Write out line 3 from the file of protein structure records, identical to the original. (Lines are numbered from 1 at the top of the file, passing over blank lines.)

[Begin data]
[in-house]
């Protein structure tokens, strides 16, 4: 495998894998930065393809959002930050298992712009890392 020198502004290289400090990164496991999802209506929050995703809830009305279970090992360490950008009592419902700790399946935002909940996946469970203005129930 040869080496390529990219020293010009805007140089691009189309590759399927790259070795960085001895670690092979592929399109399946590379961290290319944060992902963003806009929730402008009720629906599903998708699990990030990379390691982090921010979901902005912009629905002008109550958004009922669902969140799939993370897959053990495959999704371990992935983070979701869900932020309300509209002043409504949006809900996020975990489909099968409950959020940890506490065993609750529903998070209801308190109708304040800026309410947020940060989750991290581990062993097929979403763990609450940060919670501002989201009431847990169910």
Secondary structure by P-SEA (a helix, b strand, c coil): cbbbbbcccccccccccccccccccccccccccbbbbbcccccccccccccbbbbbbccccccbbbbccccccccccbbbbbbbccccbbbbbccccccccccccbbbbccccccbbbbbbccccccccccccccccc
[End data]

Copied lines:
Secondary structure by P-SEA (a helix, b strand, c coil): cbbbbbcccccccccccccccccccccccccccbbbbbcccccccccccccbbbbbbccccccbbbbccccccccccbbbbbbbccccbbbbbccccccccccccbbbbccccccbbbbbbccccccccccccccccc